Reader Taryn Romanczak tells her story.
There is no bond like that of a rider and their horse: you are on a 1,000 pound animal that at any point in time can choose to live by its own free will. In 2008 when I started looking for a horse, I set out to find something that I could play around with, trail ride, and possibly show in some local shows for fun. I had no idea at that time what an up and down relationship this would turn out to be.
I shopped for color — I will admit it. I was immediately drawn to this gorgeous black and white creature. Tonka would be nothing special to many people: he is a 17 year old black and white paint. His bloodlines are nothing spectacular. He was a stud until he was six, broke at seven and has four transfers of ownership on his papers in three years. He failed his pre-purchase. I still took him. I had horses when I was younger, but this horse was the first thing that I bought with MY OWN MONEY! I think that is what set this up to be such a monumental thing in my life.
It took some time to figure each other out, but fast forward a year of lots of riding, some shows, a couple of English Pleasure Championship ribbons, and my first taste of the jumper ring: in the late fall of 2009, Tonka came out of his stall lame. No big deal; I treated it as an abscess. After two weeks of soaking and wrapping and no difference, the vet’s concerns grew. He came out and blocked the foot and took x-rays, which did not have good results.
Tonka was referred to the clinic for a full lameness evaluation and MRI, the results of which were career-ending: Tonka had a cyst in his navicular bone which had burst, essentially rendering it fractured. Due to the severity of the injury, his prognosis was not good: if he was having a good day, I would be able to get on him and walk him around. Nerving this horse was not an option in my mind.
But to everyone’s amazement, with proper management and shoeing, Tonka was sound! After reevaluating our goals, jumping was no longer as possibility because of the risk of tearing adhesions and rendering him crippled — so we began our dressage career. I got my horse back! I began to look at each ride as a blessing and one more than we were supposed to have together. About this time, I went through a divorce, I spent hours crying into Tonka’s mane and just sitting in his stall with him.
Fast forward again to April 2016’s spring shots: the vet came out for the Coggins tests and rabies vaccines, coinciding with the dentist’s visit in case drugs were needed. Everything went off without a hitch, or so we thought.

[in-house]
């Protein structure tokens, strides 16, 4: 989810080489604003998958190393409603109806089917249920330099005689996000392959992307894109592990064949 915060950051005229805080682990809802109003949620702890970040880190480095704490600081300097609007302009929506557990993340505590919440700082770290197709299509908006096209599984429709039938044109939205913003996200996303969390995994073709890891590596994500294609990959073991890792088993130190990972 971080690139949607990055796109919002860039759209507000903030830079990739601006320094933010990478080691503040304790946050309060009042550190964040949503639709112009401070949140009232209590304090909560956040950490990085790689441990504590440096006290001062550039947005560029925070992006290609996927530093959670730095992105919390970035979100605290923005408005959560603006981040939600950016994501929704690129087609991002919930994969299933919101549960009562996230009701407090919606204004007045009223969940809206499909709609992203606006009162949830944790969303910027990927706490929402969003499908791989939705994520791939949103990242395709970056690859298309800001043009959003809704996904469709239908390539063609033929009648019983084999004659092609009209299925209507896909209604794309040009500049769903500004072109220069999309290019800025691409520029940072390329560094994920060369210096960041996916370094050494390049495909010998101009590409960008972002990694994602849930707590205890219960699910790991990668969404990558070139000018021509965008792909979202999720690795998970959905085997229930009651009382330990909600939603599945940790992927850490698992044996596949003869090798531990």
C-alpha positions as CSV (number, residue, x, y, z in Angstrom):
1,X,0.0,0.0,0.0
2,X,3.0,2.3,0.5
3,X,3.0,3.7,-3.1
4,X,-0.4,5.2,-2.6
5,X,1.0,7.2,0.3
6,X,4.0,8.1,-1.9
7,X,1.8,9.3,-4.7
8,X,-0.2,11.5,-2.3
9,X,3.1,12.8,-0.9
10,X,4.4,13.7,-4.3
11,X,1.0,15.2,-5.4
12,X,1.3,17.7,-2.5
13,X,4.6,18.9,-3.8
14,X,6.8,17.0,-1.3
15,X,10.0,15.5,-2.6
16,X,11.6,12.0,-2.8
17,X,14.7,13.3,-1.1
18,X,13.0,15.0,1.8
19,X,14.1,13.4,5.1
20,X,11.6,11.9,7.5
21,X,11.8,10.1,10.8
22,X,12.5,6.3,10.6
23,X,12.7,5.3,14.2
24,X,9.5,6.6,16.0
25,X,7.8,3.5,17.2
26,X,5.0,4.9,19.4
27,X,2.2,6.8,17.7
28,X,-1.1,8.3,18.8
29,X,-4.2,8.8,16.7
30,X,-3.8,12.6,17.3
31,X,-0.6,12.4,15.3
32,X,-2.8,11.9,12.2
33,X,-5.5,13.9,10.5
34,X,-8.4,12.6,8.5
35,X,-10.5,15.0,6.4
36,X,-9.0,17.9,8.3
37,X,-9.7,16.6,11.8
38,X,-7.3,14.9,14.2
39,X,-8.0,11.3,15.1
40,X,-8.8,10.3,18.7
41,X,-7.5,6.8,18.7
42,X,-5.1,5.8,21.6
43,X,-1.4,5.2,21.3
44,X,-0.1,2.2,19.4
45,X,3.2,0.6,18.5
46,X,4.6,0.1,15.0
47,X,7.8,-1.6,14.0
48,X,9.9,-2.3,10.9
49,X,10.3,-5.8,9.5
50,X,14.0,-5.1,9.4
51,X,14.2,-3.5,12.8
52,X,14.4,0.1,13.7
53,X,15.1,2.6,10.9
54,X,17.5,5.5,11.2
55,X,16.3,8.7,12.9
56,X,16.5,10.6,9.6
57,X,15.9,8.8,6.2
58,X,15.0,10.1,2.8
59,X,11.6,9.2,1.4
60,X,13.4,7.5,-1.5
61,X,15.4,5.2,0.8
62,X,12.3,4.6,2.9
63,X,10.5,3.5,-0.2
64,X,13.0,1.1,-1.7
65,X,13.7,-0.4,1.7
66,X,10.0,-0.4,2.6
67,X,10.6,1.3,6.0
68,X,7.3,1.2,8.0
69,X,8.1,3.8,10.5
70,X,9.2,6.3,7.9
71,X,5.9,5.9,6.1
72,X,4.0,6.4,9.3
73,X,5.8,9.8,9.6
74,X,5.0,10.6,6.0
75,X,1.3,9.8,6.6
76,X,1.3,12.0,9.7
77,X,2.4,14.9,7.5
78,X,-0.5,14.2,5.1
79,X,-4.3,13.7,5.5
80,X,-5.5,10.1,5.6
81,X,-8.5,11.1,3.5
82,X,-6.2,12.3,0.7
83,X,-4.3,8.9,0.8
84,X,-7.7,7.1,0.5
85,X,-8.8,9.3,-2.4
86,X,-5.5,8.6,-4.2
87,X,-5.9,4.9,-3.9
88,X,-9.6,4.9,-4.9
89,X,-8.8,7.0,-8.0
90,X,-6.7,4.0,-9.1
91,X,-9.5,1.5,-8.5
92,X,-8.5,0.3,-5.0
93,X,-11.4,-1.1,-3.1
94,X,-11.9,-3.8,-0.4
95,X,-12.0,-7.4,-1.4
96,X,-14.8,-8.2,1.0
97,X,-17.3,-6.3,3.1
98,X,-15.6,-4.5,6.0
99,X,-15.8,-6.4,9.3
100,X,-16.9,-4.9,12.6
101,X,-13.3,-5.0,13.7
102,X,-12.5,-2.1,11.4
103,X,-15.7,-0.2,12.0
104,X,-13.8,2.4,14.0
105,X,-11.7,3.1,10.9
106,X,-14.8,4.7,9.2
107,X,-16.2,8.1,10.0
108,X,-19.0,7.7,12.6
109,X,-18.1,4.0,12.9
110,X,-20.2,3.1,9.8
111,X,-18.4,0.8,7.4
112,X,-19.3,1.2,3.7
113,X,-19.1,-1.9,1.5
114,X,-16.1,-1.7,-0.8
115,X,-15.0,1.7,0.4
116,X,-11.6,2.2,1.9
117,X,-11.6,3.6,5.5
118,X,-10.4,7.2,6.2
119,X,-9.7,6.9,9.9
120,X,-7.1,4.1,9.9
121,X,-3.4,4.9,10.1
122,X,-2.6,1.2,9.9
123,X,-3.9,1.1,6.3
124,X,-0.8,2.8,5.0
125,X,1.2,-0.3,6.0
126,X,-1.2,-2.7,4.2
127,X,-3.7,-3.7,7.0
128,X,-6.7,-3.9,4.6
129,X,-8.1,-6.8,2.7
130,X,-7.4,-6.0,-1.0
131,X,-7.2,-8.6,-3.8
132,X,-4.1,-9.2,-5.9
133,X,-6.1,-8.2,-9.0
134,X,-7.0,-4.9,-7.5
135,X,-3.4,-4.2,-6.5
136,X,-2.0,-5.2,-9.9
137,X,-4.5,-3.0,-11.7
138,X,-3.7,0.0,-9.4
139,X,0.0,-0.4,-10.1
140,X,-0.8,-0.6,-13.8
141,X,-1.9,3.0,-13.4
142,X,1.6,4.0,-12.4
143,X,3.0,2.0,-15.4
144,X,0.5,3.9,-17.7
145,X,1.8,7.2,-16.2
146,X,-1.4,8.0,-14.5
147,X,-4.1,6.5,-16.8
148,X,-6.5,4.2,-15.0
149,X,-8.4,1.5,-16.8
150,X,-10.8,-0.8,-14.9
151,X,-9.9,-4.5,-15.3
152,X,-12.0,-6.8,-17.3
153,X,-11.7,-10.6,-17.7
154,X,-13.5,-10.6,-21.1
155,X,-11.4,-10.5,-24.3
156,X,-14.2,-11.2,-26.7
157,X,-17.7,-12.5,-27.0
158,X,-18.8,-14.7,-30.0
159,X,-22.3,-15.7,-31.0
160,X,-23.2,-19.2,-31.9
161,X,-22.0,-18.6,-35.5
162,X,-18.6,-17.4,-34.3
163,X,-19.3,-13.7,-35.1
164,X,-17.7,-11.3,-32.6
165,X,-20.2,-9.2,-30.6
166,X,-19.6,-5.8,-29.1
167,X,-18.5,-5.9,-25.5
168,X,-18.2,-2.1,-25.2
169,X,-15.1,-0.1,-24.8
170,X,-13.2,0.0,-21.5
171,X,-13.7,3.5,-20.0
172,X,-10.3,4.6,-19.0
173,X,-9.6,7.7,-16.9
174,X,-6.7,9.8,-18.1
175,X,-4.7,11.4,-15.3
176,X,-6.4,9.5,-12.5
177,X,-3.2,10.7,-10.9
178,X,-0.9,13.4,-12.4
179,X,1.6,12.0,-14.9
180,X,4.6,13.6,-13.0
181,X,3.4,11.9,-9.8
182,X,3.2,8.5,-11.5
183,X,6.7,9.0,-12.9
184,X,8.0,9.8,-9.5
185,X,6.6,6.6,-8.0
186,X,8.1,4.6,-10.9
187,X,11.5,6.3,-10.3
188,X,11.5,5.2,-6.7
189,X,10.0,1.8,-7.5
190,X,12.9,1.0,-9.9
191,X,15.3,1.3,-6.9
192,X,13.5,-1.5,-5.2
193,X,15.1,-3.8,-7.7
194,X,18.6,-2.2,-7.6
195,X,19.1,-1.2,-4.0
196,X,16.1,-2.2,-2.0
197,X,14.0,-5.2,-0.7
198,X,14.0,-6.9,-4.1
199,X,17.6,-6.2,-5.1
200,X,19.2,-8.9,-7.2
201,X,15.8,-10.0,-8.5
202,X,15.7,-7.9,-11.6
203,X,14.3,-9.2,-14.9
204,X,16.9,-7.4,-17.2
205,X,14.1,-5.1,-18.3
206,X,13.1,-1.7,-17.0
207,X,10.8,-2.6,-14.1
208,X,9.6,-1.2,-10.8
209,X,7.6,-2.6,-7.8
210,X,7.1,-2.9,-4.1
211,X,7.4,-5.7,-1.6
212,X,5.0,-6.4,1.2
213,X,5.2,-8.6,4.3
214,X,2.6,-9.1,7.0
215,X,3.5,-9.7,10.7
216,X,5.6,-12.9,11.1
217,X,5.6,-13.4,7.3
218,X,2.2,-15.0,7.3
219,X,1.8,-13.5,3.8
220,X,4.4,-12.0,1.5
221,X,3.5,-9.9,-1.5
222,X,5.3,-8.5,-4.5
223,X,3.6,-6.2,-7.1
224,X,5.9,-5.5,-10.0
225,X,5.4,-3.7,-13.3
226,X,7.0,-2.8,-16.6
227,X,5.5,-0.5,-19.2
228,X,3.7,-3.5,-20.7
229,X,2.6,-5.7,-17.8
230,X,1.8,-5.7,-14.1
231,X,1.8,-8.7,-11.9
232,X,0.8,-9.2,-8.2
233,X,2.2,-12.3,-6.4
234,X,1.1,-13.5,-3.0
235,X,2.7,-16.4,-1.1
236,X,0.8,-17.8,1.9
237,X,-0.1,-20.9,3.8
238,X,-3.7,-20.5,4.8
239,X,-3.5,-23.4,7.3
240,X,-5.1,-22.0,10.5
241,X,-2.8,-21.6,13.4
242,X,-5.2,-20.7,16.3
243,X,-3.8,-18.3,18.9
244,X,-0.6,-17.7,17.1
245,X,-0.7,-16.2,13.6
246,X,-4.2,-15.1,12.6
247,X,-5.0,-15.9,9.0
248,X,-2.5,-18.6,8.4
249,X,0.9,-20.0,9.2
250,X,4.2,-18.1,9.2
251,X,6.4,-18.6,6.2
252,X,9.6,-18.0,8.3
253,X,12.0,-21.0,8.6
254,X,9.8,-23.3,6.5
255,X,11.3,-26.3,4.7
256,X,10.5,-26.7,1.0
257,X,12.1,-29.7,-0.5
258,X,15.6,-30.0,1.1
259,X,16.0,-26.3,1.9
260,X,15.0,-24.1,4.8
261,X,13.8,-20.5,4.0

The next day, Tonka would not come to the front of his stall which was not like him. His temperature was slightly elevated, so I called the vet, who assured me that it was a vaccine reaction and we treated is as such. After a visit from the vet, we though we were on the upside.
The next day his temperature began to rise and a large swelling quickly developed and grew on his neck; Tonka’s temperature continued to rise. My mind was racing with the possibilities of what was wrong with him as Tonka was referred to the clinic. By the time we arrived, his neck had swollen more and he was noticeably more uncomfortable. An ultrasound confirmed that Tonka had Clostridial myositis as a result of a vaccine. The only option was to lance open the orange sized gas pocket.
I left the clinic with a heavy heart and the thought that I may not be bringing Tonka home with me again: his prognosis was 50/50. The next morning, they had to lance open another gas pocket — but three days later, we had finally turned a corner and Tonka was going to make it! I was able to take him out for a walk and I cried: I had thought that I would never be able to walk him anywhere again. Tonka remained in the clinic until the following week, and was finally released.
38 days after going into the clinic with a potential death sentence, Tonka walked back into the dressage ring. After just 10 days of riding him again and 30 days of rehab, he walked out with two blue ribbons, and scores of 73 and 70%!
Tonka is my miracle horse. He has gotten me through so much in 10 years. Cherish what you have because you never know when you are going to lose it.
About Taryn: I am a high school veterinary science teacher and avid equestrian. I have been riding for over 20 years. I currently compete in eventing, dressage ,and show jumping and also enjoy training and showing dogs.
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